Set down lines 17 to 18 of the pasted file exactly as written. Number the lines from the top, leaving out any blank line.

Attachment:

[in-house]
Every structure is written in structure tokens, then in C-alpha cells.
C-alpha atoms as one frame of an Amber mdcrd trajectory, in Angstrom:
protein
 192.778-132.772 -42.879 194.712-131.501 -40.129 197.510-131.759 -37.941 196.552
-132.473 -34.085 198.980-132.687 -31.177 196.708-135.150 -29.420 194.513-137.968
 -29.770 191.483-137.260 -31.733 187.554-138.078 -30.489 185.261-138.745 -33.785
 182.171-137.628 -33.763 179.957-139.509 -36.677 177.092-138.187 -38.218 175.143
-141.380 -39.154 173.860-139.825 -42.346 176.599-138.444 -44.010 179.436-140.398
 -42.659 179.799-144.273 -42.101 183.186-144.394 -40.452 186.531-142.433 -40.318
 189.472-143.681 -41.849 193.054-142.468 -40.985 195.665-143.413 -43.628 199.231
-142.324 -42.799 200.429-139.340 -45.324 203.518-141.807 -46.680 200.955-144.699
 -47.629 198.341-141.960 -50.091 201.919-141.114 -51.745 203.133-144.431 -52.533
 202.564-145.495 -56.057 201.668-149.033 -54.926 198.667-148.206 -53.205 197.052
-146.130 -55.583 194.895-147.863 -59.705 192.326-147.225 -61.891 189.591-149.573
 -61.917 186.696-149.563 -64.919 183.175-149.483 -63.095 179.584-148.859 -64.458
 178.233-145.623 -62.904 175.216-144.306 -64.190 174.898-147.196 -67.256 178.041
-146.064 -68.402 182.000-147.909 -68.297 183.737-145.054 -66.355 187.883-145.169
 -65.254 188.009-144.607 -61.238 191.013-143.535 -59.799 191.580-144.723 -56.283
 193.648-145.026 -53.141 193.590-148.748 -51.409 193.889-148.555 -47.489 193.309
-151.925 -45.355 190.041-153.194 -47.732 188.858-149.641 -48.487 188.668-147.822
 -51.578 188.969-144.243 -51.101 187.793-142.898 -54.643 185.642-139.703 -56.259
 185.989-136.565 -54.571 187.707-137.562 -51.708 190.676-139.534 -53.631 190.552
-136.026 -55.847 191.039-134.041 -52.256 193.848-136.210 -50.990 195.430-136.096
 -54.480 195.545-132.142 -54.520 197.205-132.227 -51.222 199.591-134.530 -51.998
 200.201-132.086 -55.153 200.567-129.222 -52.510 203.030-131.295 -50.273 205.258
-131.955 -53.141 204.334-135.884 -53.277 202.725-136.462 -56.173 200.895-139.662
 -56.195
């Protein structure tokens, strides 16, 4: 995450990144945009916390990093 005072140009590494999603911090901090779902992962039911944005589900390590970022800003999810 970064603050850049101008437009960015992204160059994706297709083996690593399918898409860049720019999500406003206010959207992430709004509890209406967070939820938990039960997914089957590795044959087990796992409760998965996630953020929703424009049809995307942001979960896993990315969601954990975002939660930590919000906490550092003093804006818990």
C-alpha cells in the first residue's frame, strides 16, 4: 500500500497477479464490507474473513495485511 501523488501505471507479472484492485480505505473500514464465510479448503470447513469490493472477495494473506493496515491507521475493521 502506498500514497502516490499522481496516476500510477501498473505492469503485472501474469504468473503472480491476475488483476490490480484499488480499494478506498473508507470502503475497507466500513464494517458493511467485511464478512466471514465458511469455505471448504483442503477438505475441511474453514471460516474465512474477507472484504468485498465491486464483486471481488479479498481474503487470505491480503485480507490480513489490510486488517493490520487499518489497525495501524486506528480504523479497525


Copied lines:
 178.233-145.623 -62.904 175.216-144.306 -64.190 174.898-147.196 -67.256 178.041
-146.064 -68.402 182.000-147.909 -68.297 183.737-145.054 -66.355 187.883-145.169